Metagenix has sliced its onion, but the move has the president of the software developer smiling instead of in tears.

The four-year-old company, which produces software that monitors the quality of data in client’s enterprise systems, this spring came up with a novel financing strategy that has shifted it from the position of searching for venture capital to not needing any outside funding for the foreseeable future. But the move hasn’t stopped the venture firms from calling.

Rather than hold on tightly to its intellectual property, Metagenix sold its flagship product, “MetaRecon”, to Westboro, Mass.-based data integration firm Ascential Software for $4.6 million. MetaRecon automates data profiling, which involves deciphering data from disparate information systems and mapping it into a common format for easier use. This allows companies to slash the time needed to deploy large-scale enterprise systems, such as customer and supply chain management, business intelligence and data warehousing.

“We came to the conclusion last fall that maybe the product wasn’t going to be it for us,” Metagenix President and Chief Executive Greg Leman says. “With the way the IT market has become, it’s tough for a 20-person company to sell a $300,000 product. Companies don’t want to write a check like that unless they’re dealing with a major vendor.”

Part of the proceeds of the sale paid off a $1.4 million bridge loan Metagenix took out early last year while it was trying to put together a second-round venture deal. Leman says the company scrapped plans for the round last summer when it couldn’t line up a lead investor in a tight market for raising capital.

New program in works

With the money from the MetaRecon deal and revenue from consulting projects and development work for Ascential and other clients, he says the company now has enough cash to last through next March. The only need for venture money now would be to expand, and the company hopes to be in that position soon.

But the story doesn’t stop there.

Metagenix also has licensed back part of the underlying computer code from MetaRecon to begin building a new data quality program, Leman says. The product, which for now is dubbed “CDQM” for “consistent data quality management,” watches data traffic in a network to find where problems occur and recommends how to fix them.

“This gets at the root cause of the problem so you can repair it instead of just putting a bunch of Band-Aids on,” he says, noting that existing data quality programs just “cleanse” systems by looking for data errors and correcting them as they are found.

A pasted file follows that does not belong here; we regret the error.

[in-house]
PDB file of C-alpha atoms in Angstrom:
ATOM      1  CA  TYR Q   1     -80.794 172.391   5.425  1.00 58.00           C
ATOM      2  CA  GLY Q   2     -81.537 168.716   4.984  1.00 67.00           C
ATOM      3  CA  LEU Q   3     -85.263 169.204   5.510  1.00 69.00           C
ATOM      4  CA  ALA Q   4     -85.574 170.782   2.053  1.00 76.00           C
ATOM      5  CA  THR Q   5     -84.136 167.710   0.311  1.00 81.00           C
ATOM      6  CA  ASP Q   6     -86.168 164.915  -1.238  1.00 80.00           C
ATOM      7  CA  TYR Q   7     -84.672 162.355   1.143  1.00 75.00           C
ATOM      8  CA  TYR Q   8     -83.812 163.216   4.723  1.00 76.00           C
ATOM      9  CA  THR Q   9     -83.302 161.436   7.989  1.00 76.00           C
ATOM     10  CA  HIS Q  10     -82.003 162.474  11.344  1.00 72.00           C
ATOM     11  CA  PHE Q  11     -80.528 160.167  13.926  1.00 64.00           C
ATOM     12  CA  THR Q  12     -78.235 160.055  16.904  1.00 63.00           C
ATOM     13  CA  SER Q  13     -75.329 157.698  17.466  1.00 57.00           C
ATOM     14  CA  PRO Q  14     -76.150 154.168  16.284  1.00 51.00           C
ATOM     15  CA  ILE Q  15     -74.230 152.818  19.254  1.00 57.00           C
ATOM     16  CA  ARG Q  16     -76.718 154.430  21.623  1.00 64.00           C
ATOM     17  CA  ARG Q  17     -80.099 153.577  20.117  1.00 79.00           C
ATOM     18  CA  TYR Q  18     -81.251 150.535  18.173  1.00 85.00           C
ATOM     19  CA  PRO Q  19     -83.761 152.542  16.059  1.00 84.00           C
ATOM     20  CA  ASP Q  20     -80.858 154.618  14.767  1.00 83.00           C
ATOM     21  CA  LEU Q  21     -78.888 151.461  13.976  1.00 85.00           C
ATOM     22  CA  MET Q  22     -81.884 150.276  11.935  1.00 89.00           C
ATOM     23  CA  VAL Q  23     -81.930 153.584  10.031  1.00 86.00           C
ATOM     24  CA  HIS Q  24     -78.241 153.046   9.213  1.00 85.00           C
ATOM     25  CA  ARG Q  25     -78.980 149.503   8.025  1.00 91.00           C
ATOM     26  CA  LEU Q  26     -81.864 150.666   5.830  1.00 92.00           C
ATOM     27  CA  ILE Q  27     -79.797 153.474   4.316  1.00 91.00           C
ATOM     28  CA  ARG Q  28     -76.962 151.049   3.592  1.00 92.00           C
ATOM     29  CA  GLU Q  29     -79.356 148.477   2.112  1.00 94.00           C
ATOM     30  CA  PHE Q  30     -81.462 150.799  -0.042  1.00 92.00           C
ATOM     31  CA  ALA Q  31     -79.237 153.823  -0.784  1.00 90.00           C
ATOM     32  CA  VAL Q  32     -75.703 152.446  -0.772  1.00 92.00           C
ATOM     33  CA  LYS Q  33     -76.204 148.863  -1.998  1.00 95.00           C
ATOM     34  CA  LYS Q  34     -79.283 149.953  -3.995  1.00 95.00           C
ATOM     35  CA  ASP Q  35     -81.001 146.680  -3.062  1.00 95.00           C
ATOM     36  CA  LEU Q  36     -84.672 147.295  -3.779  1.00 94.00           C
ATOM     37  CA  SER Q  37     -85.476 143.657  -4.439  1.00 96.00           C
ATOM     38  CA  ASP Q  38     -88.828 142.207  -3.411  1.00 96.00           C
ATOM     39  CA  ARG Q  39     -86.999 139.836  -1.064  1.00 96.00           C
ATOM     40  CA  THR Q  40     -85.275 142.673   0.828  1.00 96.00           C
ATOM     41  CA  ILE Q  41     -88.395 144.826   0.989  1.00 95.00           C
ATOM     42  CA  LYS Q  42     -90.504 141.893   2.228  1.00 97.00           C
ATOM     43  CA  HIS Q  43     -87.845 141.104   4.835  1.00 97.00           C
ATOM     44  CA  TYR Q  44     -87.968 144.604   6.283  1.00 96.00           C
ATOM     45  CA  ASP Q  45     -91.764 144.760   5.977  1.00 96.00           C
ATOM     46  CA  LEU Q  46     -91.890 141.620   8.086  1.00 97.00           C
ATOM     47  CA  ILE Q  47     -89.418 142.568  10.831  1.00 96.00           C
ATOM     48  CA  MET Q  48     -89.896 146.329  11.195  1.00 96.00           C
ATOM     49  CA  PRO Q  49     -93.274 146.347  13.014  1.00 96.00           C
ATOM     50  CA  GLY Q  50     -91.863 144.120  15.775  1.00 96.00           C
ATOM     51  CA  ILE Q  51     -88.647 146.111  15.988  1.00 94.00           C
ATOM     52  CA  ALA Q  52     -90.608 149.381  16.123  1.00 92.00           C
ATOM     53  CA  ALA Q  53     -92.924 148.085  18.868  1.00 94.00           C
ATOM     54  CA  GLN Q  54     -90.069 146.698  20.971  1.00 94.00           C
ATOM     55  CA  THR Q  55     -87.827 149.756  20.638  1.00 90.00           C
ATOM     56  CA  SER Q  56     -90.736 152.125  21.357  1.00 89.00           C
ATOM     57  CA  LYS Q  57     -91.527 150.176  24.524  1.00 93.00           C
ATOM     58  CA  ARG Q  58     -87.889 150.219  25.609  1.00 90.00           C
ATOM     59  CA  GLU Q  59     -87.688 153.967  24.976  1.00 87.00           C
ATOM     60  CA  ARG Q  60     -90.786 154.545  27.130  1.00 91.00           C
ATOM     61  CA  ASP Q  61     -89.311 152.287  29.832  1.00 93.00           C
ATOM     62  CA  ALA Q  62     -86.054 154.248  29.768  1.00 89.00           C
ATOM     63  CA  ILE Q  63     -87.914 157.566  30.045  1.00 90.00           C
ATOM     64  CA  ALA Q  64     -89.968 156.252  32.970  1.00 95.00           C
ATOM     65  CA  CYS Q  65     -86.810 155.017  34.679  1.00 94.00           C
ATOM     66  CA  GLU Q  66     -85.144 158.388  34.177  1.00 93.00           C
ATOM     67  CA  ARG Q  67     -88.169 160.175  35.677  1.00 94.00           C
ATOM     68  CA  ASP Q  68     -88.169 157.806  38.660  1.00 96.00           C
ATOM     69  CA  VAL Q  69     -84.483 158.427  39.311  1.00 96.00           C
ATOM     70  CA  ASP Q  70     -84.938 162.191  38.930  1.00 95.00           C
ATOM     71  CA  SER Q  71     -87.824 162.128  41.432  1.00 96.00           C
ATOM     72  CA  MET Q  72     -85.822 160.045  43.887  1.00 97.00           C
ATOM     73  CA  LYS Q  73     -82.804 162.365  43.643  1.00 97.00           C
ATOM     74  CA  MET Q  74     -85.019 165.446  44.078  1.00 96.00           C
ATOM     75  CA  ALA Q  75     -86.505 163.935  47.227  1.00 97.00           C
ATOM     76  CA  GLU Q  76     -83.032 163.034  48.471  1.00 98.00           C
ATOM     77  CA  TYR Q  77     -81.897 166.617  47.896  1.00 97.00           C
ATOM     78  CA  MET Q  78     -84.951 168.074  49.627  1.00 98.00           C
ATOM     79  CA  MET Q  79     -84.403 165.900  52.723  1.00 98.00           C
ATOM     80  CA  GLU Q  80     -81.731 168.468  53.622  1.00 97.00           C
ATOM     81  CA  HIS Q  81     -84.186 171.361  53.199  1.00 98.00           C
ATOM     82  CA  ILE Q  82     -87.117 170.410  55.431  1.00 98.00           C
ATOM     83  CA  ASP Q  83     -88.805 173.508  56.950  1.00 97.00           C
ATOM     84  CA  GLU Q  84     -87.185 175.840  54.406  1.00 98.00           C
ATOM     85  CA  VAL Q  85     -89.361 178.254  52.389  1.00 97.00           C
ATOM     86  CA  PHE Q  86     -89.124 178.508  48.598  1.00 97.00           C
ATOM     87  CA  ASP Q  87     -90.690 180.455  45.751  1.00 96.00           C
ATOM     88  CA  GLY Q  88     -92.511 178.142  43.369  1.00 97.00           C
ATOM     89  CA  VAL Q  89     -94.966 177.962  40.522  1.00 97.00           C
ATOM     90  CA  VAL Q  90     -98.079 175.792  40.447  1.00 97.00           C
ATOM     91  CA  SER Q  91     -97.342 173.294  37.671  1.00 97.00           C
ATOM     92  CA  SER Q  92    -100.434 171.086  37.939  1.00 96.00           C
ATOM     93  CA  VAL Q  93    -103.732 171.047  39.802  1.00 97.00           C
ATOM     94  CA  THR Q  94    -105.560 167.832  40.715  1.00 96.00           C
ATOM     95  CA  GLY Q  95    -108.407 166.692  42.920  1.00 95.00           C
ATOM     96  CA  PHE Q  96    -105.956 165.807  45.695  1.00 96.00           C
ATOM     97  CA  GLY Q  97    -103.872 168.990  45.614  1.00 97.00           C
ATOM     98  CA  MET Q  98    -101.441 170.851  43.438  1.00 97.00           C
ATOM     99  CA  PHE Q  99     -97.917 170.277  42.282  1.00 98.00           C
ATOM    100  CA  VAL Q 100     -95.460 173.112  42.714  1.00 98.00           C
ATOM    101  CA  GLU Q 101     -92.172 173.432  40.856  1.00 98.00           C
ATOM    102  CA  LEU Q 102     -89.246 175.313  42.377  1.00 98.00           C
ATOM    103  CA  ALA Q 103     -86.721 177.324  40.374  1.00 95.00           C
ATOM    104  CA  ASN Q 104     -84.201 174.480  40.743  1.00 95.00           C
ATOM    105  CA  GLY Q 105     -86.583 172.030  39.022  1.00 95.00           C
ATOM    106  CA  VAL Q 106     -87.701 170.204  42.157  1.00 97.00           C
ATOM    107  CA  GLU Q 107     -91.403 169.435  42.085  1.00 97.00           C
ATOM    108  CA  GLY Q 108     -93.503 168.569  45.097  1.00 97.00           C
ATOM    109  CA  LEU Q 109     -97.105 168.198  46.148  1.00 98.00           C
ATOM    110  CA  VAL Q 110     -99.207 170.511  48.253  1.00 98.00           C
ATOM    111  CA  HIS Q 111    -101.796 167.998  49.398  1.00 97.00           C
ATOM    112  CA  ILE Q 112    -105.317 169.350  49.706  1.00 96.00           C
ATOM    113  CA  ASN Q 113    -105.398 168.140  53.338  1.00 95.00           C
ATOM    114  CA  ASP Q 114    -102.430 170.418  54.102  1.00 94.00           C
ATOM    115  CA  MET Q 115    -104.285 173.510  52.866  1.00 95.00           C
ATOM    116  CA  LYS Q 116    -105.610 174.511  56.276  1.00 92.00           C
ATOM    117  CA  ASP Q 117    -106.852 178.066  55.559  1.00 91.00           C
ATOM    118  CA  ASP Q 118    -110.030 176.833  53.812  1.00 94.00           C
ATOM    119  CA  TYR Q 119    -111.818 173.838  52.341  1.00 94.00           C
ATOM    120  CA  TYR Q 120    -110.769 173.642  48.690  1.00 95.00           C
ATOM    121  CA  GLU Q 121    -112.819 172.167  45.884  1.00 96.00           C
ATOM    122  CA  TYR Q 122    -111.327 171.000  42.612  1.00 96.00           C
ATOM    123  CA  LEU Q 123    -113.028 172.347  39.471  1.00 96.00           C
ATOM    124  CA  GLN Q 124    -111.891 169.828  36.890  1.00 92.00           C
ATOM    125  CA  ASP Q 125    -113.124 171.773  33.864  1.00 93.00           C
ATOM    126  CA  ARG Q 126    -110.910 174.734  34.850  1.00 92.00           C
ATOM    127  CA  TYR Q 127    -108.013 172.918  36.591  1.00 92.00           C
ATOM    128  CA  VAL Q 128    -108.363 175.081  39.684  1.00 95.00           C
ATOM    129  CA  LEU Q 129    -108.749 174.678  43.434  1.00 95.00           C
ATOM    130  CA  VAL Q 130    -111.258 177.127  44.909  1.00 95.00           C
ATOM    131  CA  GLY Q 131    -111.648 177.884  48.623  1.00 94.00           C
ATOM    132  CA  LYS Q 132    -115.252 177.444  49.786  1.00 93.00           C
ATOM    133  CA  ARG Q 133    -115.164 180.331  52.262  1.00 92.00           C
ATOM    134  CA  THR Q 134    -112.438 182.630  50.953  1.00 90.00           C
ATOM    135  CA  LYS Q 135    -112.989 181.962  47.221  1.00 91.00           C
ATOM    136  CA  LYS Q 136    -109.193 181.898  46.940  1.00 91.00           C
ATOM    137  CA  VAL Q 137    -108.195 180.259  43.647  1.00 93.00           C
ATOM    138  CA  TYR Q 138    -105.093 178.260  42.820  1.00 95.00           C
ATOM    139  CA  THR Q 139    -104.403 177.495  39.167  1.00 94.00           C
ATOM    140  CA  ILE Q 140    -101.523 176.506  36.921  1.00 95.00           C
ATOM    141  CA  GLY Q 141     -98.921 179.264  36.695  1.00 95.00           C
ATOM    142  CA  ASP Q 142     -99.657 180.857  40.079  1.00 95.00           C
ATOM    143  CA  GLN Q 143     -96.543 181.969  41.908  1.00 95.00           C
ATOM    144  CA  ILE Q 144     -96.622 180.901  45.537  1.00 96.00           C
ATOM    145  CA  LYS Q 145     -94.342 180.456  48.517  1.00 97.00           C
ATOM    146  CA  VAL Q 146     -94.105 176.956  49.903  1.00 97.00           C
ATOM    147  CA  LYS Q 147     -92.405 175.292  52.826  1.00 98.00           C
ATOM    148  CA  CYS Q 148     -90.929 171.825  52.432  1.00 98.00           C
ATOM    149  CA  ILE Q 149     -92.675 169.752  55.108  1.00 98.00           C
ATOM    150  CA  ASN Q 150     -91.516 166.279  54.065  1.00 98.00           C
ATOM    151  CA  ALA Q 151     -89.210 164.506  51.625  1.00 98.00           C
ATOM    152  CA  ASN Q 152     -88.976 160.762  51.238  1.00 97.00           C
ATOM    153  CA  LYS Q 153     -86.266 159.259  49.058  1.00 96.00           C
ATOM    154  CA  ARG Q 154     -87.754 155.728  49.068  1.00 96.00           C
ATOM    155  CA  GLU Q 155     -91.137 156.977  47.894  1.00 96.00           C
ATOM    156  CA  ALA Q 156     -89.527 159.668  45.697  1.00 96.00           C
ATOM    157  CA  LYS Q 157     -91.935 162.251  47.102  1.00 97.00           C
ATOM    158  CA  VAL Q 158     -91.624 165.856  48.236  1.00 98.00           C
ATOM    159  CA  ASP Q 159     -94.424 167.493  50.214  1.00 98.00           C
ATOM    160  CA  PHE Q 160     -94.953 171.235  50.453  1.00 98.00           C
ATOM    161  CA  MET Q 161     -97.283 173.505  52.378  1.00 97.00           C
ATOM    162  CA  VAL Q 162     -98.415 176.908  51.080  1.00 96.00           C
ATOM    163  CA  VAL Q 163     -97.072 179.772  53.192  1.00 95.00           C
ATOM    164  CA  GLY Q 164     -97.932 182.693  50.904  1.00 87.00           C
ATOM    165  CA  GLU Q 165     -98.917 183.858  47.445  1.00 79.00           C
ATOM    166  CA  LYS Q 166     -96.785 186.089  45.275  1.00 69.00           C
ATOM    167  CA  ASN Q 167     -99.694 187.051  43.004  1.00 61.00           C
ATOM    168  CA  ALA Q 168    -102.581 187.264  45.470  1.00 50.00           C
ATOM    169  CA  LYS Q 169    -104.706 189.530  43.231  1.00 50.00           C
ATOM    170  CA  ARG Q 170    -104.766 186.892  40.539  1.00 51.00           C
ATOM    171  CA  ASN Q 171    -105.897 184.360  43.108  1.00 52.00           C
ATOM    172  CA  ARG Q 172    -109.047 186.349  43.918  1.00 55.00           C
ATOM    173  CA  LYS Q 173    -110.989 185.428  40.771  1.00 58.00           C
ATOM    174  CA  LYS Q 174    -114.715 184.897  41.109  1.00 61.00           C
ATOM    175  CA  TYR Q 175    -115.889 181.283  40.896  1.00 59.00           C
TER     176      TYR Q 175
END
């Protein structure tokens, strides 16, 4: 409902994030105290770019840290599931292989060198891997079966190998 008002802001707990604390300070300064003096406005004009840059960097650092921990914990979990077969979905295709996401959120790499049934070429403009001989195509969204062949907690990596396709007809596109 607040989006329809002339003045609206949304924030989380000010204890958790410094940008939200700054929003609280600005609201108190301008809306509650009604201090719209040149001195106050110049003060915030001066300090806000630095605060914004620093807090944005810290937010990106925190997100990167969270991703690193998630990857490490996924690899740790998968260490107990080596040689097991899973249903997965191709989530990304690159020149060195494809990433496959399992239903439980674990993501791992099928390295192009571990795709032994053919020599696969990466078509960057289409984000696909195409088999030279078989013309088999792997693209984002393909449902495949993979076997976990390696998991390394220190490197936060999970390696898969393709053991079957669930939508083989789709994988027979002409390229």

Leman predicts the company will be much more successful selling CDQM because its $25,000 price tag “is easier to digest,” Metagenix already has a network of systems integrators and resellers in place and the concept behind the product is easier to understand.

“I could explain the functions of MetaRecon for two hours, and some people still wouldn’t get it,” he says. “This can be sold in a 30-second elevator pitch. We’re already seeing a lot of customer interest.”

The product will begin beta testing in August, and Leman hopes to have it ready for shipment by the end of the year.

VC firms come calling

The bridge loan, the MetaRecon sale and Metagenix’s re-licensing of its former intellectual property is “a little unusual sequence of events,” but reflects an increasingly popular concept among technology companies known in industry argot as “slicing the onion,” says Jim Verdonik, a tech lawyer in the Raleigh office of Kilpatrick Stockton.

“They cut their technology into different pieces, use some of it and get what they can for the rest,” Verdonik says. “They way things shook out for them – taking the loan and repaying it by selling the technology – is just indicative of the funding environment we’re in right now.”

Unlike most young software companies these days, though, Metagenix likely won’t have trouble attracting interested investors this time around. Leman says he already has received four calls from venture firms following a presentation he gave at the Atlanta CEO High Tech Council Investor Forum on June 18.

What attendees heard in the presentation went beyond the details of its recent financial maneuvering. They also heard of Metagenix’s financial history, which Leman says includes revenue since inception that is five times the amount of outside investment the company has taken plus historic earnings that also exceed outside investment.

The company raised $1.6 million in its first venture round two years ago from Cupertino, Calif.-based Berg McAfee, Alignment Capital CO-Investment Partners II of Austin, Texas, and a group of investors affiliated with Rifkin & Associates of Denver. It was funded before that by Leman, who built and sold a mapping company that worked with 911 emergency operators and law enforcement agencies before founding Metagenix. Its next venture round will likely be in the $5 million range.

“We went down (to Atlanta) on a lark,” Leman says. “We weren’t really searching for money, and now my phone is ringing off the hook and I’ve got to tell these guys that I’m just not ready for them.”

Metagenix website: